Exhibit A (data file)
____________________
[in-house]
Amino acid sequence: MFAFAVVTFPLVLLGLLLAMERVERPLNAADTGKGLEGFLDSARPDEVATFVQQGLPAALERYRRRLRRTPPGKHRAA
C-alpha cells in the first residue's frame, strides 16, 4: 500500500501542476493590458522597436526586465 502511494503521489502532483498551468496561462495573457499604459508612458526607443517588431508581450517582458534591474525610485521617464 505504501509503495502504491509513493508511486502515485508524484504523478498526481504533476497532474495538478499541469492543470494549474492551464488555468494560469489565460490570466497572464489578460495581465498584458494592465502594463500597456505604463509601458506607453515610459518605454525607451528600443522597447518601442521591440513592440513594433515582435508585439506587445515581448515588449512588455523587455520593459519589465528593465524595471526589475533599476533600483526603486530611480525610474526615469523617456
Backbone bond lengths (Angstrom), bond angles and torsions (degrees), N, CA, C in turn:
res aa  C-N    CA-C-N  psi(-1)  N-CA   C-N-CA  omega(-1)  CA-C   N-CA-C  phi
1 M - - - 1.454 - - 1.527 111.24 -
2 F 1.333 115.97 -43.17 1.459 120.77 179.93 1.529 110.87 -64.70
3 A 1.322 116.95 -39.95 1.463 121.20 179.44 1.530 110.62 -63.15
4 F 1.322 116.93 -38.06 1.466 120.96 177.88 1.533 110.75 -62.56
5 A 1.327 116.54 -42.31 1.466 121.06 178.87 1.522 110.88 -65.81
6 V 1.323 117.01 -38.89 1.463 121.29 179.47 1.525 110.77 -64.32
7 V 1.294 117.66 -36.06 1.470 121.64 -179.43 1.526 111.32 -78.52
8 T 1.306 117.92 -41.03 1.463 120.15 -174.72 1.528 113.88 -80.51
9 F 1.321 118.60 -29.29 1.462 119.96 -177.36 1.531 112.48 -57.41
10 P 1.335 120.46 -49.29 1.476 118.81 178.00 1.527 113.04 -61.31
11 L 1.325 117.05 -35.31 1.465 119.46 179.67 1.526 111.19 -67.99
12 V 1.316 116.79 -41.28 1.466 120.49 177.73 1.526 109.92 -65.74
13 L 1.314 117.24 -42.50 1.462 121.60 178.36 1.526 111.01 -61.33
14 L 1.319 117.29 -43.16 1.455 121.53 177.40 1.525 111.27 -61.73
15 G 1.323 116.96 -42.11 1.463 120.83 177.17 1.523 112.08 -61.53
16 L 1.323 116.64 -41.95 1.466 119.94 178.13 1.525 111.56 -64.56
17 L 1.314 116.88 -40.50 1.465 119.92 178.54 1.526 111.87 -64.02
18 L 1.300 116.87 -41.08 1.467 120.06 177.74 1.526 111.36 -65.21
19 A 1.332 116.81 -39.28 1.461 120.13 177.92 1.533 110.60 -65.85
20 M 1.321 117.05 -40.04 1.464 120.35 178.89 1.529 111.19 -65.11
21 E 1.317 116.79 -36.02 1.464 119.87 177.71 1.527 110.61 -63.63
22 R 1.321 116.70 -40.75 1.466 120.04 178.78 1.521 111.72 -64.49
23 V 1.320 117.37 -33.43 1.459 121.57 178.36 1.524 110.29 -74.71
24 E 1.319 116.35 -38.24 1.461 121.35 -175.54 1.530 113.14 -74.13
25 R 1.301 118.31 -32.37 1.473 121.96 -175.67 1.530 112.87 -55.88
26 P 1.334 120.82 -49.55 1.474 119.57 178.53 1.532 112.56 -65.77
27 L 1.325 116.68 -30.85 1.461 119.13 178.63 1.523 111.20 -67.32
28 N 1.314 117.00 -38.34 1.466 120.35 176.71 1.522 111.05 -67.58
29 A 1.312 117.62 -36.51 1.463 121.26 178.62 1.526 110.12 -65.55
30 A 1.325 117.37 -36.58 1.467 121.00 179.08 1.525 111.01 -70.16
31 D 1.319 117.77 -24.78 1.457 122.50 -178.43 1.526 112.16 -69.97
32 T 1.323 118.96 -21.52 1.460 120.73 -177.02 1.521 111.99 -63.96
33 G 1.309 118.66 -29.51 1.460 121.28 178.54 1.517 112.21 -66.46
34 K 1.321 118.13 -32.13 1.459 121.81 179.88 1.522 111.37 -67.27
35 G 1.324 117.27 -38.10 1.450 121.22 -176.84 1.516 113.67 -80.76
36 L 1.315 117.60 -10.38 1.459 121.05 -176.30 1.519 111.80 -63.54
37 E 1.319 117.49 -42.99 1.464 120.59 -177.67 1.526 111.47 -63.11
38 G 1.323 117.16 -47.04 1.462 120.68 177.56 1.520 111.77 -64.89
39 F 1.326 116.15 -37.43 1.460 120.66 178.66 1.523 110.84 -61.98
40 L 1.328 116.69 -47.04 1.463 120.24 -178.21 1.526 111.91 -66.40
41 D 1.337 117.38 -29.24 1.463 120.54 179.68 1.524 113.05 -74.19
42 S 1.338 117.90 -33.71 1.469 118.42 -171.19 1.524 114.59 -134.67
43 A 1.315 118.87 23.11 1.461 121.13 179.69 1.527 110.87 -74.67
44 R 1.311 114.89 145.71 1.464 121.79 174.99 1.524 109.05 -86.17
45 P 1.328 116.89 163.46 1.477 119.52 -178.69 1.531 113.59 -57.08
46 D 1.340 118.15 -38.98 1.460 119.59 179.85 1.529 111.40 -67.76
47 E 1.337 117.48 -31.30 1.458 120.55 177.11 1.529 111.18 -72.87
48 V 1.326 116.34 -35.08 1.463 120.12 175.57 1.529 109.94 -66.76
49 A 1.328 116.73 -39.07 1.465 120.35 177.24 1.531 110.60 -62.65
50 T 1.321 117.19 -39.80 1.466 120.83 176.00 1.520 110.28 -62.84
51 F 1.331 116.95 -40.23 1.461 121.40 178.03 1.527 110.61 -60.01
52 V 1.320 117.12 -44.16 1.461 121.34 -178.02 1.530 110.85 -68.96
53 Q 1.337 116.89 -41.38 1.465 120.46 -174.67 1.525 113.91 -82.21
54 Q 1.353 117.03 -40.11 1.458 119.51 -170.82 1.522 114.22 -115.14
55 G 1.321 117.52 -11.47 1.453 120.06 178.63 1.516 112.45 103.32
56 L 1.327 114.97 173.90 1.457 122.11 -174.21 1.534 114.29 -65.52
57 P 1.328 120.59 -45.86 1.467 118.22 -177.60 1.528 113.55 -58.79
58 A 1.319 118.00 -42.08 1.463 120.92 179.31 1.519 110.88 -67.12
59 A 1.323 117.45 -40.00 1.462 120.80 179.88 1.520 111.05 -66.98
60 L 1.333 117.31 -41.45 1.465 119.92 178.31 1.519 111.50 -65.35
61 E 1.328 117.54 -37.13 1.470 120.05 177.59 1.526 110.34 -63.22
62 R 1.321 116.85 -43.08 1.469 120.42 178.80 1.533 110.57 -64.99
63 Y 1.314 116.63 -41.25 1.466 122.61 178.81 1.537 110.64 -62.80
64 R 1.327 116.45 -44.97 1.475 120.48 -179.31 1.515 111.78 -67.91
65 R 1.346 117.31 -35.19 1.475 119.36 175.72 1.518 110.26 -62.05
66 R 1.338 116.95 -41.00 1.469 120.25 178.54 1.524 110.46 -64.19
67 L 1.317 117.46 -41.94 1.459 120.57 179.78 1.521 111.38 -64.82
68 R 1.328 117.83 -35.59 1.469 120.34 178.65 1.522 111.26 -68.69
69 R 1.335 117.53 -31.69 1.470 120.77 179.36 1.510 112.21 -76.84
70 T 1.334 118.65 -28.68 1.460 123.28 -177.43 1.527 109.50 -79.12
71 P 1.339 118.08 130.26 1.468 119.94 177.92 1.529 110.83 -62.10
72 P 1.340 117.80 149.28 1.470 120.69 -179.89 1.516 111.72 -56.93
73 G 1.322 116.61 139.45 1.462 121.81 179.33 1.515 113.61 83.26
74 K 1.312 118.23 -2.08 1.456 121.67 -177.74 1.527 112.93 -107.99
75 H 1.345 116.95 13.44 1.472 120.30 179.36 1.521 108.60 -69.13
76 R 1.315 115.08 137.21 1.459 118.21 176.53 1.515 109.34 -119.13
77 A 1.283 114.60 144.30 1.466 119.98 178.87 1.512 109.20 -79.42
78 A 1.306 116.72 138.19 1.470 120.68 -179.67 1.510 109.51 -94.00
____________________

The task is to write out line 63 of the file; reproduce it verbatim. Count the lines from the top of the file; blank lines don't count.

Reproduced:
58 A 1.319 118.00 -42.08 1.463 120.92 179.31 1.519 110.88 -67.12